Randomised Controlled Trial of the Usability of Major Search Engines (Google, Yahoo! and Bing) When using Ambiguous Search Queries

Wynand Nel, Lizette de Wet, Robert Schall

Abstract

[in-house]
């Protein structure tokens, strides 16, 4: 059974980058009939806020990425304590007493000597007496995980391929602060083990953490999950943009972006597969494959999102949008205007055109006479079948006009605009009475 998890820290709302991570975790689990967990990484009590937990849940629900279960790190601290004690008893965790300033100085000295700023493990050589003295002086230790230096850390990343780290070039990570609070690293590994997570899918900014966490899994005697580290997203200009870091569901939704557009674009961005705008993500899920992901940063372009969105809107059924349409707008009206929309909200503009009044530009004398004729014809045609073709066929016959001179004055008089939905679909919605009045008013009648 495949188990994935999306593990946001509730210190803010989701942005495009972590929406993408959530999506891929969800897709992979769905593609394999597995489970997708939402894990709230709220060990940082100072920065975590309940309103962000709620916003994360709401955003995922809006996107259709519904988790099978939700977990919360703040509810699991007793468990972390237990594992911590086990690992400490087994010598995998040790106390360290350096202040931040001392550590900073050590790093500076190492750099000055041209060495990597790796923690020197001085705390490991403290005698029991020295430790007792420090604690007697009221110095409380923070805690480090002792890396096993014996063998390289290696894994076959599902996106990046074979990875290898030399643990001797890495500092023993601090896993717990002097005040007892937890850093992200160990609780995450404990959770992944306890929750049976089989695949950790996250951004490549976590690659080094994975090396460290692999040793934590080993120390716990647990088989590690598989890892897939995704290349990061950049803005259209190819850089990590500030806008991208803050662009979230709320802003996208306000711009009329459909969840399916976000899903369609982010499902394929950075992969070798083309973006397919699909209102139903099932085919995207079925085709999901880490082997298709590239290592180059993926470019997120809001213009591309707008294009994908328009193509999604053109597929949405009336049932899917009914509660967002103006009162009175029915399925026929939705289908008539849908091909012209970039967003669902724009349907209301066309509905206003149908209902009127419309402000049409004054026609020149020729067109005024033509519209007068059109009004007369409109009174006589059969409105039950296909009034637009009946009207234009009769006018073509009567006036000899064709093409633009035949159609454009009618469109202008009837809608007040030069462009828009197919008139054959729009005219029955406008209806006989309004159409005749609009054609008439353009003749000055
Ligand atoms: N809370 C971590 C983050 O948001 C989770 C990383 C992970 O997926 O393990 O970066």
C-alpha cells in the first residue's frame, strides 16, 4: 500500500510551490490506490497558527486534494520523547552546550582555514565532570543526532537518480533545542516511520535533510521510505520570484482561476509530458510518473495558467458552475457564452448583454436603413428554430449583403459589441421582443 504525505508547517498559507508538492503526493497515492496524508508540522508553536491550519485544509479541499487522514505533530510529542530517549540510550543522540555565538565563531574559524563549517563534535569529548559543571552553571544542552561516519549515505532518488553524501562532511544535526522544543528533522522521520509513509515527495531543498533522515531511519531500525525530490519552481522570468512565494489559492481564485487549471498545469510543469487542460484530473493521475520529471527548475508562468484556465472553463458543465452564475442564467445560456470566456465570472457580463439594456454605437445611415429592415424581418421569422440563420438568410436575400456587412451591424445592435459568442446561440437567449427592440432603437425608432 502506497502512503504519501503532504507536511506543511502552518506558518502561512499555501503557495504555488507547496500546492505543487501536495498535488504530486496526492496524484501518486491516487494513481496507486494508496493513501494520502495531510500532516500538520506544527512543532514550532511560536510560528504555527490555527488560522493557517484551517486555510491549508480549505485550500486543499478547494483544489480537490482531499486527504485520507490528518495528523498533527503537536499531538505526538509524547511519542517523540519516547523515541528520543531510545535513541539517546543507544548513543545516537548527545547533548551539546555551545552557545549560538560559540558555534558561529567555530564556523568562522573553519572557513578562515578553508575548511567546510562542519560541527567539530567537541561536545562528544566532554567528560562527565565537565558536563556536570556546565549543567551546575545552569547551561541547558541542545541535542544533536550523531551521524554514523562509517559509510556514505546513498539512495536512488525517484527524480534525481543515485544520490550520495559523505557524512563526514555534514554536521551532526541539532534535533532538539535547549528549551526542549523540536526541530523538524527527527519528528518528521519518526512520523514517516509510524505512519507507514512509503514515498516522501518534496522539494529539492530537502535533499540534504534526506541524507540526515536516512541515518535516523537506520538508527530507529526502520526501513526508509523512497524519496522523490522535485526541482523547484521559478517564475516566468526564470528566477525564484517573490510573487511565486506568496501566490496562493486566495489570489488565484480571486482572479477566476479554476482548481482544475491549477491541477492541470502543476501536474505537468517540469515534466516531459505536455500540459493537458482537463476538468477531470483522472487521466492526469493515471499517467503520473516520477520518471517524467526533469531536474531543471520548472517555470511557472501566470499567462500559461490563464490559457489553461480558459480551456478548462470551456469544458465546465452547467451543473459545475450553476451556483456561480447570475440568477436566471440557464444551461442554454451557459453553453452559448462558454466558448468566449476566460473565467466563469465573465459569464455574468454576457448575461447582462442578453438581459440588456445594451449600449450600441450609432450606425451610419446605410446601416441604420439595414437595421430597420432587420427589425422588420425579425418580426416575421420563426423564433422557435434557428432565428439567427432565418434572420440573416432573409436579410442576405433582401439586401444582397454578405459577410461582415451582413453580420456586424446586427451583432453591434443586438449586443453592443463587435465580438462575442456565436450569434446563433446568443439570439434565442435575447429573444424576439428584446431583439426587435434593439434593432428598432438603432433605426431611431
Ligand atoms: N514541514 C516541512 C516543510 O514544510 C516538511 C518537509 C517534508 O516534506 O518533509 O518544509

Performing digital searches, like searching the World Wide Web (WWW), is part of everyday life with the Internet being the primary source of information. The enormous size of the WWW led to the development of search engines, and many researchers use search engines to find specific information. Users generally prefer short queries, potentially causing ambiguity so that the search engine returns a surfeit of results. In this study, the current usability state of the major search engines (Google, Yahoo! and Bing) when ambiguous search queries are used was investigated. Participants completed pre and post-test questionnaires, including a System Usability Scale (SUS) questionnaire during a usability test. Each participant also performed different searches om three different occasions using three ambiguous search terms (shoot, divide and seal) in a randomised order according to a Graeco-Latin Square design. The study results suggest that the participants perceived the usability of Google to be the highest, followed by Yahoo! and Bing. Tasks that involved navigating more web pages in search of an answer were more difficult, and the order in which the tasks was completed did not have an impact on the results.

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